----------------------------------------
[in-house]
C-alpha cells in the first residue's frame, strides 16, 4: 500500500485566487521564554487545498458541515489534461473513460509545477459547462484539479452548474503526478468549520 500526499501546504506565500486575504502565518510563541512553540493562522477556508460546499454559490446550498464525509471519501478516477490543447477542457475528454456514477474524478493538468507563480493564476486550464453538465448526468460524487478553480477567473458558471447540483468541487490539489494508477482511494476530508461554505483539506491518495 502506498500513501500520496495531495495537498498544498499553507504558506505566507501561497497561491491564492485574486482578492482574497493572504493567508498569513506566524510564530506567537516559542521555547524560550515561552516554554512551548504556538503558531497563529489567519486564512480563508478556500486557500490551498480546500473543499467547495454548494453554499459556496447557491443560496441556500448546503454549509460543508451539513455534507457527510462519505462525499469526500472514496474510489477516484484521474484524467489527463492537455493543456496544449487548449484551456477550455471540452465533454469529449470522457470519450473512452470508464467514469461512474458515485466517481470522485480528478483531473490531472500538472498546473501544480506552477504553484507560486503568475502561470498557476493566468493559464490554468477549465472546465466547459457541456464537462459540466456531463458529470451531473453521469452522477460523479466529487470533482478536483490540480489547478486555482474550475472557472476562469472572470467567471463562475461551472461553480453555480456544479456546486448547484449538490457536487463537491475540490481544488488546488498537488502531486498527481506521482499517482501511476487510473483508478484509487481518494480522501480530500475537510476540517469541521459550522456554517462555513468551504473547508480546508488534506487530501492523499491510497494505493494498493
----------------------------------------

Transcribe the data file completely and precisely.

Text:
[in-house]
C-alpha cells in the first residue's frame, strides 16, 4: 500500500485566487521564554487545498458541515489534461473513460509545477459547462484539479452548474503526478468549520 500526499501546504506565500486575504502565518510563541512553540493562522477556508460546499454559490446550498464525509471519501478516477490543447477542457475528454456514477474524478493538468507563480493564476486550464453538465448526468460524487478553480477567473458558471447540483468541487490539489494508477482511494476530508461554505483539506491518495 502506498500513501500520496495531495495537498498544498499553507504558506505566507501561497497561491491564492485574486482578492482574497493572504493567508498569513506566524510564530506567537516559542521555547524560550515561552516554554512551548504556538503558531497563529489567519486564512480563508478556500486557500490551498480546500473543499467547495454548494453554499459556496447557491443560496441556500448546503454549509460543508451539513455534507457527510462519505462525499469526500472514496474510489477516484484521474484524467489527463492537455493543456496544449487548449484551456477550455471540452465533454469529449470522457470519450473512452470508464467514469461512474458515485466517481470522485480528478483531473490531472500538472498546473501544480506552477504553484507560486503568475502561470498557476493566468493559464490554468477549465472546465466547459457541456464537462459540466456531463458529470451531473453521469452522477460523479466529487470533482478536483490540480489547478486555482474550475472557472476562469472572470467567471463562475461551472461553480453555480456544479456546486448547484449538490457536487463537491475540490481544488488546488498537488502531486498527481506521482499517482501511476487510473483508478484509487481518494480522501480530500475537510476540517469541521459550522456554517462555513468551504473547508480546508488534506487530501492523499491510497494505493494498493